Wednesday, 18 March 2015

Roger Lever - Beyond the photograph

Ok, so you have your photograph as good as you can get it. What now?
Who’s going to see it?
You, of course but you can be as proud or as self critical as you like, its not going to impact anywhere until someone else sees it.
How are you going to show it off?
Dare you show it off?
OR - are you just too scared in case someone criticises it or even worse, you get no response at all.

As photographers we all ask ourselves these selfy questions.
Ok, if you are actually doing a commission or a wedding for someone then you have to show them to the person involved and one invariably shows several options that they can choose from.
BUT it is all the other stuff you shoot. What about that?
The wonderful sunset you took on holiday, the amazing natural sculptures that occur on a snowy day, the lighting effects at a gig you were at or whatever.

Well, lots of people put their images online these days, especially onto Facebook and all your friends come on board and say silly things and “wow, that was a great shot Rog”  But was it?  If it creates feedback at all then “yes” it was or at least the content of the photo was interesting enough to create comment. It is the content which is arguably the most important thing and secondly how you have captured it.

If you are feeling a bit more confident you could consider entering a competition such as  Countryfile which runs every year. There are hundreds of competitions out there of course, its just choosing the right one. You usually have to impress a panel of judges. Its always a good idea to look at some winning images from previous years entries and see if you feel up to the mark.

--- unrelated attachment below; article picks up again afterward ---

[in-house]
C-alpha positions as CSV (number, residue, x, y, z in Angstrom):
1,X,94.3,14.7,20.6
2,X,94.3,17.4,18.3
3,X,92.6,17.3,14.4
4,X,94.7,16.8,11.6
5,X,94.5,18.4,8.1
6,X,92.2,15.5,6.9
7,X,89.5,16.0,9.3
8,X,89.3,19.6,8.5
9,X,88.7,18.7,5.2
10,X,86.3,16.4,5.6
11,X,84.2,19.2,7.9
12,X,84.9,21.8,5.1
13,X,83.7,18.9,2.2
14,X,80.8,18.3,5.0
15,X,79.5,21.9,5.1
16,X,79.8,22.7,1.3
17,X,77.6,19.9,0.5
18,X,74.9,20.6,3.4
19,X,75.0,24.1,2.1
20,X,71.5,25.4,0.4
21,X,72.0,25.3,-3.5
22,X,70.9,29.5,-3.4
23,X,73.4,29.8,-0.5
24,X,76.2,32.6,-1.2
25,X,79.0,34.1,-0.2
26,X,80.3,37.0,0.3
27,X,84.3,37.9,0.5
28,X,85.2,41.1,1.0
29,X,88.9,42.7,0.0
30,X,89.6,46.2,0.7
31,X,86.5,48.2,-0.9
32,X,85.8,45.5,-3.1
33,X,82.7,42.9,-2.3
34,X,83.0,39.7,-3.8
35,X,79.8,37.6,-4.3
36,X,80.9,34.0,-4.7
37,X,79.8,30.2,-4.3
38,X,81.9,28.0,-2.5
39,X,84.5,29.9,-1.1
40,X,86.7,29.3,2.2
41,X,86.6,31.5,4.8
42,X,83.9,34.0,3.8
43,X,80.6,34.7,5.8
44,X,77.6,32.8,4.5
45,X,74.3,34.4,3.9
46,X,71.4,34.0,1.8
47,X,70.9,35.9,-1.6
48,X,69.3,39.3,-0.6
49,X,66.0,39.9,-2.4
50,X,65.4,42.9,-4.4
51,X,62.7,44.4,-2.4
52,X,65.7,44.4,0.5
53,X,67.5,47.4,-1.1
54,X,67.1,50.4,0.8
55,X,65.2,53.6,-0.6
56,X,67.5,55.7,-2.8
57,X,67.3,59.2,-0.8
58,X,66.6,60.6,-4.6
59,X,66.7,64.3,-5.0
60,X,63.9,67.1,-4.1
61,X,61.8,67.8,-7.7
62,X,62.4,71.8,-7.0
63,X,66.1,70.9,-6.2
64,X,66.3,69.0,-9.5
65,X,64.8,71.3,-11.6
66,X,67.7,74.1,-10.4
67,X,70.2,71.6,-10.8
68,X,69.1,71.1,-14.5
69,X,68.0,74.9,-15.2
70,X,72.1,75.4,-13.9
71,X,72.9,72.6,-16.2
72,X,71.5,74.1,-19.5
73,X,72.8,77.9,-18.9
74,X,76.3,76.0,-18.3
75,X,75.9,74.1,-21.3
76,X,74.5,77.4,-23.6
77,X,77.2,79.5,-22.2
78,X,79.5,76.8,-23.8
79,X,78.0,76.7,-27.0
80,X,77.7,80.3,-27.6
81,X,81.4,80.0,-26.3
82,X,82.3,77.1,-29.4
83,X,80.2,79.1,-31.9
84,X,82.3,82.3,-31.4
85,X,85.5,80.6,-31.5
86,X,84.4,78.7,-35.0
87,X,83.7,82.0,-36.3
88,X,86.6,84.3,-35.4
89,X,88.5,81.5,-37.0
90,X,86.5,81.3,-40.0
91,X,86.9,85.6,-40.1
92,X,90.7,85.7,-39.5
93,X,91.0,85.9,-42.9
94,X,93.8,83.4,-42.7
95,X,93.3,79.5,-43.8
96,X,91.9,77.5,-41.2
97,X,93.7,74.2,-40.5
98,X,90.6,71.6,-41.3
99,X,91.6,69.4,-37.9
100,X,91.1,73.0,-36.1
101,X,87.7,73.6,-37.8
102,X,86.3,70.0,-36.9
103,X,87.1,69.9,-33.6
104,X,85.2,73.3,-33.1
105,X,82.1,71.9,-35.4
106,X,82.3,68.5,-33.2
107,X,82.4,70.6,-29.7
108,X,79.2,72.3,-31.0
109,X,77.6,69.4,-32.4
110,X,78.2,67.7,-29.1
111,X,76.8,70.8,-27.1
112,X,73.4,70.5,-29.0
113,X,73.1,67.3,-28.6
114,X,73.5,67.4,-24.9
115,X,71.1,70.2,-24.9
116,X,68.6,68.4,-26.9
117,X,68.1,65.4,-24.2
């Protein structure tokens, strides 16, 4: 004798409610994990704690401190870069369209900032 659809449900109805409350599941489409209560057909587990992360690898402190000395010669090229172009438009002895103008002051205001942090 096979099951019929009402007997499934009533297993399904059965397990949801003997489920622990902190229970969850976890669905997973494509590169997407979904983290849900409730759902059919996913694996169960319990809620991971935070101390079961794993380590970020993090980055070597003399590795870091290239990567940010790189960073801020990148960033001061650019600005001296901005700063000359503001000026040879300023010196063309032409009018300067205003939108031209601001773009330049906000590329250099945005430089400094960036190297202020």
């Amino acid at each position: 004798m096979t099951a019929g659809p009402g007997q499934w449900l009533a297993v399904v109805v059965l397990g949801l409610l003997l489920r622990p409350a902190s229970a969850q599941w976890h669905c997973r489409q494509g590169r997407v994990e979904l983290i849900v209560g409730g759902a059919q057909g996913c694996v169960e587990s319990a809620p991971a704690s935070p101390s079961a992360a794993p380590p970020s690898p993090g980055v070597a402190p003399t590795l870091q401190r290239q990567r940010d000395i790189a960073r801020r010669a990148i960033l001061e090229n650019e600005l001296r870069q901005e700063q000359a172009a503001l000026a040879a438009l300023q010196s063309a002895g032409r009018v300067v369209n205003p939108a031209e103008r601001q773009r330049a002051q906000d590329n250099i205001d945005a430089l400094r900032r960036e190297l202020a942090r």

Are you good enough? You wont know unless you try!

You could of course join your local camera club and enter the competitions there using your digital images. This costs nothing other than your time and membership fee. It is a good way for other photographers to look at your images and hopefully give you constructive criticism. It also gives you chance to see what other people are producing and it will trigger your imagination.

The next step is to print your images. That starts costing you money. Simple prints are ok but if you have what you think is a good image and you have been told so by your critics then there are a whole lot of ways of displaying it. Choosing the best way is actually quite difficult and depends at the end of the day how much you are prepared to spend on it.

Once you have something physical in whatever medium you have decided upon then you can exhibit it in galleries and with any luck someone will like it and buy it. Once that happens you can start giving yourself brownie points because an individual has come along, looked at you picture and said I like that and I want to put it on my wall.

Roger Lever

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